2) Kiwibank didn’t breach the contract between the two parties
Justice Heath has upheld Kiwibank’s ability to terminate a customer’s contract without giving them a reason but providing 14 days’ notice, as outlined by the general terms and conditions of the contract that governs its relationship with E-Trans.
He’s turned down E-Trans’ argument that in terminating the contract, Kiwibank’s also bound by the New Zealand Bankers' Association’s Code, which obliges it to act “fairly and reasonably”.
The issue of whether the Code can be incorporated in the contract between a bank and customer has been contested in court cases involving Westpac and ANZ before.
Justice Heath concludes that for the Code to be adopted in the contract, someone from the bank with “actual or ostensible authority” would have had to endorse it.
“There is no evidence that the person from whom Mr Sun [E-Trans’ sole director and shareholder] obtained a copy of the 2007 version of the Code had actual authority to bind Kiwibank to a variation to its contract with E-Trans. Nor is there sufficient evidence that the person with whom he dealt had ostensible authority to do so,” Justice Heath says.
He says it’s “inherently implausible” Xiaohua Sun believed the “staff member at the counter” of the bank who gave him the Code, would’ve had the authority to bind Kiwibank to a variation of its contract with E-Trans.
3) Kiwibank didn’t behave anti-competitively
Justice Heath denies E-Trans’ claim Kiwibank behaved anti-competitively by attempting to close its account.
This is despite E-Trans arguing Kiwibank had ditched around 100 of it remittance clients [figure contested by Kiwibank] before it was E-Trans’ turn, and despite the fact remitters need bank accounts to operate.
Justice Heath says Kiwibank hadn’t “colluded in some way with other banks to eject money remitters from the relevant market, or abused market power”.
Yet his main point is that Kiwibank exercising its contractual right to terminate a contract doesn’t fall within the realm of the Commerce Act.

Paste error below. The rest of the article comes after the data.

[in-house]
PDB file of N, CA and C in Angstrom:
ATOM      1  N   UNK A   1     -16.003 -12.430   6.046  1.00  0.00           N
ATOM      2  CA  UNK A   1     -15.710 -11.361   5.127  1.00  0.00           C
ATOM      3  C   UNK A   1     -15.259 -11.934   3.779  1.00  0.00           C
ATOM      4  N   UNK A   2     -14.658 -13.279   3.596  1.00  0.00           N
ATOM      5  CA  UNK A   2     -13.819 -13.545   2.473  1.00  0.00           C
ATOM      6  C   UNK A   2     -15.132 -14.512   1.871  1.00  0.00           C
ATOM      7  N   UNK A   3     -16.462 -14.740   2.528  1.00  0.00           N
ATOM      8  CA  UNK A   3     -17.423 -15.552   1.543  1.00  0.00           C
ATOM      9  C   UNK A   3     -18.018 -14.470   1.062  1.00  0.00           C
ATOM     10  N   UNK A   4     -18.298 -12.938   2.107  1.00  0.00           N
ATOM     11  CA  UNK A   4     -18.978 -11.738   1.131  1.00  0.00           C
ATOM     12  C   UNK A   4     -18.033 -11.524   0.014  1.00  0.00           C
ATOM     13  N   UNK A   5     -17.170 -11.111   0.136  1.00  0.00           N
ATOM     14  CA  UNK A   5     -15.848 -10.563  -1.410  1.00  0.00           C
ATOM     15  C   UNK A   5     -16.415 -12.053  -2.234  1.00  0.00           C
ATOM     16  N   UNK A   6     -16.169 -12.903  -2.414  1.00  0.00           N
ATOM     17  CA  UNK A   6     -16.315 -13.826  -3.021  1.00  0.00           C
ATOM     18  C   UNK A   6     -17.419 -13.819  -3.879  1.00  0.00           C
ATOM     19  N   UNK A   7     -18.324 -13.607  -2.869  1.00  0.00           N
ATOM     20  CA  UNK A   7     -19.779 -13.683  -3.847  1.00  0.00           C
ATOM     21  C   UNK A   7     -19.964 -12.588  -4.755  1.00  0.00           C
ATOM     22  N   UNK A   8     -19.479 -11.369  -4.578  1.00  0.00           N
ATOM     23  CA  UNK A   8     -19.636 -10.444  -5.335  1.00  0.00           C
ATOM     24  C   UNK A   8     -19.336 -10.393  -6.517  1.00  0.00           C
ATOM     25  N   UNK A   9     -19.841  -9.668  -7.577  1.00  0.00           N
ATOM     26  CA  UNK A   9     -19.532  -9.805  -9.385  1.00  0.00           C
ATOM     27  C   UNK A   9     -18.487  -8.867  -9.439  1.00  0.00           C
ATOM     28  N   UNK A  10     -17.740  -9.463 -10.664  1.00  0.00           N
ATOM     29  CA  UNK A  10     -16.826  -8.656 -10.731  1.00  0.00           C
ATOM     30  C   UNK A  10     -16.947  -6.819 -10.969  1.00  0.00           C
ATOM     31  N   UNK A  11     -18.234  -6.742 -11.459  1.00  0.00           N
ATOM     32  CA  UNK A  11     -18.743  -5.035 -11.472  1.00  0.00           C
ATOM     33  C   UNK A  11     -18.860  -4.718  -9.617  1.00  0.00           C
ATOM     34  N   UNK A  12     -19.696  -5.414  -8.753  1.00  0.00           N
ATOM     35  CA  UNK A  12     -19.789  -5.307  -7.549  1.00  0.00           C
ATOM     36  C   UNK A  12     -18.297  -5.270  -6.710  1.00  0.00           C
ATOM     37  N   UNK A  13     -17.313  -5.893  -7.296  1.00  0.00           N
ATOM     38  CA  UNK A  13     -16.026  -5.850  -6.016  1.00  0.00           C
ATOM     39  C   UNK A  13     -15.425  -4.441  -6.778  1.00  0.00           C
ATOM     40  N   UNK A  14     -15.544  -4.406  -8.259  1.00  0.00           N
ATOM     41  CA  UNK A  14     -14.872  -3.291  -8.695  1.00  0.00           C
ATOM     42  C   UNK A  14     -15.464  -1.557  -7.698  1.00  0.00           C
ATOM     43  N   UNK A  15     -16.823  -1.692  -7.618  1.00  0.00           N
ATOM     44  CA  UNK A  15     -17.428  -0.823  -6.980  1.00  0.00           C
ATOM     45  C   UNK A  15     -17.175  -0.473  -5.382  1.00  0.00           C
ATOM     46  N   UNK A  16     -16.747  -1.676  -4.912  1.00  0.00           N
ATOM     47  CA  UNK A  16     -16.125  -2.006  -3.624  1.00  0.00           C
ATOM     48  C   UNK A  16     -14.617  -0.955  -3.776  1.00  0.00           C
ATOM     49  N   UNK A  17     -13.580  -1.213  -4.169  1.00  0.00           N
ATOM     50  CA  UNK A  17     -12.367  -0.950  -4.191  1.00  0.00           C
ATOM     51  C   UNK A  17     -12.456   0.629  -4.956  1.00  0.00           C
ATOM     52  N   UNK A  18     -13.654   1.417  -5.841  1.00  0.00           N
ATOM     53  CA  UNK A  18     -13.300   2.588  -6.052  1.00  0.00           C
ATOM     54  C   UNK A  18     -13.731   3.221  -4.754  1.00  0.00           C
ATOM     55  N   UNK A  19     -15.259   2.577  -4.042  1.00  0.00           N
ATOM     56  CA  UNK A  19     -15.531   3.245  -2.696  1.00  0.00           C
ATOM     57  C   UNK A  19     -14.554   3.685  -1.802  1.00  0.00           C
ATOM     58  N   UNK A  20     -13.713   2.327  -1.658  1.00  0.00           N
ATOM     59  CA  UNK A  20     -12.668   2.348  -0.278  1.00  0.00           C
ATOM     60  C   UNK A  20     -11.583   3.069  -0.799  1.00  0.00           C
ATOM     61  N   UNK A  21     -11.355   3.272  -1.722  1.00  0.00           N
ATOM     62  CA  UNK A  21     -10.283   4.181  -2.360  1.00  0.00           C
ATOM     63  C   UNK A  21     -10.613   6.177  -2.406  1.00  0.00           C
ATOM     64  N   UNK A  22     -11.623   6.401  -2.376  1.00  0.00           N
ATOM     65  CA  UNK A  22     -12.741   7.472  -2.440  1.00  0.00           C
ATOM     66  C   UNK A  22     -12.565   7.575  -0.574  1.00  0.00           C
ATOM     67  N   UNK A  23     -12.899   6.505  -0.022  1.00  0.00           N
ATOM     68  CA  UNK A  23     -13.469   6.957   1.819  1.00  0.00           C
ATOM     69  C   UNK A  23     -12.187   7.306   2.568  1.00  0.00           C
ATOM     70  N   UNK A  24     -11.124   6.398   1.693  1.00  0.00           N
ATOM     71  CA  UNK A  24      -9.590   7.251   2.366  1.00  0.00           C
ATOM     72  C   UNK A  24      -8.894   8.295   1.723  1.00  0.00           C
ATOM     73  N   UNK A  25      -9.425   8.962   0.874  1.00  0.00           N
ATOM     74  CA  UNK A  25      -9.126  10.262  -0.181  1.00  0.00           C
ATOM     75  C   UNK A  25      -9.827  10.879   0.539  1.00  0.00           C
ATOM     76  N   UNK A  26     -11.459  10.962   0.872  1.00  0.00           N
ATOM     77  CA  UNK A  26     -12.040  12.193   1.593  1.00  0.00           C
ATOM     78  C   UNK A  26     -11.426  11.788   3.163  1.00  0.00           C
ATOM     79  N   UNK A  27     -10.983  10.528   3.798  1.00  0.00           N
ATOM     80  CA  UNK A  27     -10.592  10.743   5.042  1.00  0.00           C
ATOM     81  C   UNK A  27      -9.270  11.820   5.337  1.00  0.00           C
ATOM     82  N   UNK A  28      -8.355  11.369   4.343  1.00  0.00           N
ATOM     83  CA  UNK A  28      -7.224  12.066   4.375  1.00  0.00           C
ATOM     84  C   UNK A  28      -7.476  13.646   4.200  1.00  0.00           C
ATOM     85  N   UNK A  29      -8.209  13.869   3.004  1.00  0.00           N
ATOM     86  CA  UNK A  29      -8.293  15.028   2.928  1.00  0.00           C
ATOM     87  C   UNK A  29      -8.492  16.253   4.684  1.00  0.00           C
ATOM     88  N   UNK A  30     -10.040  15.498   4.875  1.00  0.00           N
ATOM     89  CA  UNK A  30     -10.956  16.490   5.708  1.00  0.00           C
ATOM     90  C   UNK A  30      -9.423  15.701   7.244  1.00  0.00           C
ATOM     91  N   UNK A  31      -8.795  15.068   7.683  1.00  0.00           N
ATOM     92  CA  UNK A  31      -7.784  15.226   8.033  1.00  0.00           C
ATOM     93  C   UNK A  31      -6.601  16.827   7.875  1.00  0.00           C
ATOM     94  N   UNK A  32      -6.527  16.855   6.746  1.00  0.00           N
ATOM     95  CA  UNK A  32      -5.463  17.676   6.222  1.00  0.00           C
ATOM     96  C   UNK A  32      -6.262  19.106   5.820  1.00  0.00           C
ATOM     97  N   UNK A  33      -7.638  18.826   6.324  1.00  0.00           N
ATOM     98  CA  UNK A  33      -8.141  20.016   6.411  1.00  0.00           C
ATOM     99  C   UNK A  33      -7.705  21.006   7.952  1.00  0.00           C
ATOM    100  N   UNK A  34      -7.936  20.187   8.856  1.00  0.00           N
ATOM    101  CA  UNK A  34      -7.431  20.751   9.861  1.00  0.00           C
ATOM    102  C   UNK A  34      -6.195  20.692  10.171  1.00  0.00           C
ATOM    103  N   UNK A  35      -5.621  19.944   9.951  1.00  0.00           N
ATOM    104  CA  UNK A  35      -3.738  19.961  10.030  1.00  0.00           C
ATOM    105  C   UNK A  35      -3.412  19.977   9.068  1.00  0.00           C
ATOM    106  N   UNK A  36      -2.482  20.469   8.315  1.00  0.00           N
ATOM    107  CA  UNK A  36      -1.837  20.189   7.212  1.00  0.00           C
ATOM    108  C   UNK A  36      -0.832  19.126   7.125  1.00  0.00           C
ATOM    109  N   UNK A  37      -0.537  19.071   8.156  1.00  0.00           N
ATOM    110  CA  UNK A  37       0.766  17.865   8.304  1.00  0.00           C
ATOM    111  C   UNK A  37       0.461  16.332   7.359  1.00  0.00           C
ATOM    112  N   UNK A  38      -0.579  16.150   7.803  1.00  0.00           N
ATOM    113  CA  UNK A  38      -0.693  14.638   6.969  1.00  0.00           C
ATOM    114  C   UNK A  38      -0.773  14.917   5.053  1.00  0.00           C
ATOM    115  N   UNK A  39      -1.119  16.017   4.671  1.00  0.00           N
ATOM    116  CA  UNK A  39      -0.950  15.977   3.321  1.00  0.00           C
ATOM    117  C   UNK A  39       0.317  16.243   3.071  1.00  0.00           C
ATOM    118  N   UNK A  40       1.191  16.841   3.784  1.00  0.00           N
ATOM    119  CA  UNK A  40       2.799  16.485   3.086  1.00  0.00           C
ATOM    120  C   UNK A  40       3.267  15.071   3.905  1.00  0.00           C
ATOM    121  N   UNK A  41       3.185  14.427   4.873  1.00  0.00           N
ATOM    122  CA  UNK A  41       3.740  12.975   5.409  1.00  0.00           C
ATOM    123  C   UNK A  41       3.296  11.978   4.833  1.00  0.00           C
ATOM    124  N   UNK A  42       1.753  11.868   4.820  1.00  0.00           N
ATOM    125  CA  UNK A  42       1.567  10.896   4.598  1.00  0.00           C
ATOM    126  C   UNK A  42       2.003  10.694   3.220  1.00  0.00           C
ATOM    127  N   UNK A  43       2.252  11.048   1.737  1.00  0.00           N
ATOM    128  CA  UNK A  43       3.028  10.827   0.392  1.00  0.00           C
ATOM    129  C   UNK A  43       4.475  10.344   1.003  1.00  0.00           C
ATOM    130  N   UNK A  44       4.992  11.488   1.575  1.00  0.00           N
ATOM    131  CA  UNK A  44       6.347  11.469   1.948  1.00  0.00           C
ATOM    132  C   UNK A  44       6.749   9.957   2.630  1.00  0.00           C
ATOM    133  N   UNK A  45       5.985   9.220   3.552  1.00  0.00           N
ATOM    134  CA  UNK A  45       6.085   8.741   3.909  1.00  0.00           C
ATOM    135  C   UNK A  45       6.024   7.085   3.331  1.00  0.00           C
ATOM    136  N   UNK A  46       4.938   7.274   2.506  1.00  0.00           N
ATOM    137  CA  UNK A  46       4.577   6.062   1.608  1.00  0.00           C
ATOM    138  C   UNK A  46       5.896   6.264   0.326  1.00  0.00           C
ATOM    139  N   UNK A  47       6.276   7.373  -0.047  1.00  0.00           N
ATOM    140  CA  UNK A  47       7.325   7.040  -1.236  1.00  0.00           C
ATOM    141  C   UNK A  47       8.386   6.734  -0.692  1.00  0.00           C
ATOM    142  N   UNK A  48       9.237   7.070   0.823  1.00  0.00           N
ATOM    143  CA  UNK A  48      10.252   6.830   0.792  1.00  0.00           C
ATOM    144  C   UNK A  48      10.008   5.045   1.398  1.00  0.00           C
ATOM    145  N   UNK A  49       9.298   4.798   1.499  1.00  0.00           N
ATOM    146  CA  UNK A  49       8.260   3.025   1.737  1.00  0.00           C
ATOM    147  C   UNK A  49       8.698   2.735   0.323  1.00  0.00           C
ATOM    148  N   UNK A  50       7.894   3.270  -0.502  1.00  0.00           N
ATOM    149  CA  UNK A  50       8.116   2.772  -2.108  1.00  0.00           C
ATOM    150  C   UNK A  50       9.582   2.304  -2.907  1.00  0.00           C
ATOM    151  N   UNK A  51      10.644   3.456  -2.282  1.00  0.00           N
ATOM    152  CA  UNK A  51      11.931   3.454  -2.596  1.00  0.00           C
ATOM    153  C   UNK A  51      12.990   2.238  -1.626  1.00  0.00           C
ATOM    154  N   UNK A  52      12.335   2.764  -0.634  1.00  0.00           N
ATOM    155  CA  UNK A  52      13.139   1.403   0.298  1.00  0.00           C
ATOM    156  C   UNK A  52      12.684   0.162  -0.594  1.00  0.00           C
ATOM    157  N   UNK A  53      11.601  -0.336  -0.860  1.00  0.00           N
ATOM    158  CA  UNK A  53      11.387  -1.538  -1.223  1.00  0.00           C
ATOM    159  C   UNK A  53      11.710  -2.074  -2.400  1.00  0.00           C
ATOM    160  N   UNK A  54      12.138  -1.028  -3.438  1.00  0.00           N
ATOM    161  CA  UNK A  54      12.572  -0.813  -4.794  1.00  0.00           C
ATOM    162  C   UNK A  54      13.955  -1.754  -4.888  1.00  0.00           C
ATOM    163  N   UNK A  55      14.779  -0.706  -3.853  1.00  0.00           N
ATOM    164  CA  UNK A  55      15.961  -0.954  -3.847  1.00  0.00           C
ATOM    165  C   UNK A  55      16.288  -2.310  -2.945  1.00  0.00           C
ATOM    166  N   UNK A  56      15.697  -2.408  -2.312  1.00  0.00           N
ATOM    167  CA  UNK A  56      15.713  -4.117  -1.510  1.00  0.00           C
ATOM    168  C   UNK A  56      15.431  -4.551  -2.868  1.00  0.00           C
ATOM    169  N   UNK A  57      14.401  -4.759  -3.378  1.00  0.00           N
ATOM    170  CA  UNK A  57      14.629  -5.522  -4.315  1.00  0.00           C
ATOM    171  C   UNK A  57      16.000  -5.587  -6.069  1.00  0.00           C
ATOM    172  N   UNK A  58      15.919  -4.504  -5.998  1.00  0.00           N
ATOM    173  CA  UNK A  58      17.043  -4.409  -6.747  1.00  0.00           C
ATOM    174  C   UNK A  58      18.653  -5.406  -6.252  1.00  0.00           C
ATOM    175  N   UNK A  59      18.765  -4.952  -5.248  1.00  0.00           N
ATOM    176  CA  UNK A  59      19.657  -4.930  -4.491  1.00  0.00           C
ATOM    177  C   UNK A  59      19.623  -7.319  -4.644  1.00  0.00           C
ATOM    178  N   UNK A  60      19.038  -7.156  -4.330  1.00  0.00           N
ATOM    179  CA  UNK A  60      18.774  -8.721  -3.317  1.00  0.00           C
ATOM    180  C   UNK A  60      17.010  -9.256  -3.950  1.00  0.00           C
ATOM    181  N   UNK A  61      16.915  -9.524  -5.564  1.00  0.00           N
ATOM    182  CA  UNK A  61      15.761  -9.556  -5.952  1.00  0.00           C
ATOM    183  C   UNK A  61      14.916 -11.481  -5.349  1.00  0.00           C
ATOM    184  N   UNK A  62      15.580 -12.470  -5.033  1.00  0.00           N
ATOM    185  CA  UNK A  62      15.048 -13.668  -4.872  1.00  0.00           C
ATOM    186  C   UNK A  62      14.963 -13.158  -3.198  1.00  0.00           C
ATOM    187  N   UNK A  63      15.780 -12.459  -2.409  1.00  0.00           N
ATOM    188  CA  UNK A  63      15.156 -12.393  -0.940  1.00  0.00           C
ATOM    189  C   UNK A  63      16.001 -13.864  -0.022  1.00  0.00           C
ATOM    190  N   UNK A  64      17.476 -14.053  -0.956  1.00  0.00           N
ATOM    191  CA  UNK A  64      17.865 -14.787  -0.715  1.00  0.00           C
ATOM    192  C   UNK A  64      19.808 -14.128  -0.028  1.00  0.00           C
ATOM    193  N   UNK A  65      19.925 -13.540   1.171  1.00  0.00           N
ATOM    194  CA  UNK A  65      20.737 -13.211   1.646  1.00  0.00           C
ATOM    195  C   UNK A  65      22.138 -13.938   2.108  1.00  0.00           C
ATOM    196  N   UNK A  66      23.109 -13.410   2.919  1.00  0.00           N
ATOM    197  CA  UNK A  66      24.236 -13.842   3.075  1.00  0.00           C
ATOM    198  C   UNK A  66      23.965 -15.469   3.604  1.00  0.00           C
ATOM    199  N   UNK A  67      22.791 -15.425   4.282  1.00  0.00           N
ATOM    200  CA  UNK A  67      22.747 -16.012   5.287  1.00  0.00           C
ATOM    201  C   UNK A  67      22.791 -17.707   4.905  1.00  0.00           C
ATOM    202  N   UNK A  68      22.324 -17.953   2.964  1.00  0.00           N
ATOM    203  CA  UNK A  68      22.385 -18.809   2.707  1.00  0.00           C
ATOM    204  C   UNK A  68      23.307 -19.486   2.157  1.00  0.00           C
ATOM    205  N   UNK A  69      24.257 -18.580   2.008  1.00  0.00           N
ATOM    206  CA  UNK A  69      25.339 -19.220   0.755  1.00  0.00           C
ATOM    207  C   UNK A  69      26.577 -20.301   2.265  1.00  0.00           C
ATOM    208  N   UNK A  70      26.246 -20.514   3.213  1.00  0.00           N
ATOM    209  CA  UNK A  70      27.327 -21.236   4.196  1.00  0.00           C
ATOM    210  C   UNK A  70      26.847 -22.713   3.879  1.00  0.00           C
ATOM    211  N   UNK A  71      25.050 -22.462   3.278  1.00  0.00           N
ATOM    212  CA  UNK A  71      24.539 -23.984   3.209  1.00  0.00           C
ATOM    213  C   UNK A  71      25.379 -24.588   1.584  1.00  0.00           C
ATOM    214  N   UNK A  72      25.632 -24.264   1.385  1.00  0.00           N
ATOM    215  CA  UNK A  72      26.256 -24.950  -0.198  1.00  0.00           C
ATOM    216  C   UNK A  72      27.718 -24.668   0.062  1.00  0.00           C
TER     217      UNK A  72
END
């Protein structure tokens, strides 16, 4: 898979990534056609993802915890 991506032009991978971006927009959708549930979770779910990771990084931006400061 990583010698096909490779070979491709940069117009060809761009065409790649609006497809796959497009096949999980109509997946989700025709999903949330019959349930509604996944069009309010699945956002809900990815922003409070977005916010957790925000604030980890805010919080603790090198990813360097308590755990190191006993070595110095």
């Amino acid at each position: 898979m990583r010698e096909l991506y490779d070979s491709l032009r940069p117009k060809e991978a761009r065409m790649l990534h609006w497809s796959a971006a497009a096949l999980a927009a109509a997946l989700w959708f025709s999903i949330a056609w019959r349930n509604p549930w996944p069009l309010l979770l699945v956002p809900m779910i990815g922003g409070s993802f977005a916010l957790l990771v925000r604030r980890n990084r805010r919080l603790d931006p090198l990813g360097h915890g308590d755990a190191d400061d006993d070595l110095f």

“A termination provision is not one that, of itself, has the purpose, or is generally likely to have the effect, of substantially lessening competition in a market,” he says.
He admits two or more terminations taken in aggregation may be anti-competitive, but “this would still require each clause to have an inherent anti-competitive effect”.
This technicality of the Commerce Act aside, he believes Kiwibank closing E-Trans’ account won’t substantially lessen competition.
He acknowledges banks’ moves to get rid of their remittance customers have “caused an appreciable decrease in the number of such entities”. Yet, “banks have the ability to fill the vacuum, at least in part, by offering money remittance services, most likely at a higher price”.
Furthermore, Justice Heath sides with Kiwibank’s lawyers in arguing Kiwibank only serviced around 30% of the money remitters in the market mid-last year.
4) Kiwibank hasn’t breached the Fair Trading Act
Justice Heath has ruled Kiwibank hasn’t breached the Fair Trading Act by giving what E-Trans says are false reasons for its decision to terminate its contract.
He says that even if Kiwibank was misleading, E-Trans’ accusation doesn’t stand under the Act.
“There is no causal link between what was said and any loss or damage suffered by E-Trans. Whatever reasons were given by Kiwibank for closing the account could not affect the legitimacy of its decision, provided it had not breached the contract or infringed some statutory obligation.”
Another one of Kiwibank's remittance clients, KlickEx, says it was last night re-issued a 14-day closure notice from Kiwibank. In April KlickEx issued High Court proceedings against Kiwibank, after the bank attempted to close its accounts. At the time, the Court issued Kiwibank with an injunction preventing it from closing the accounts pending the outcome of the E-Trans case.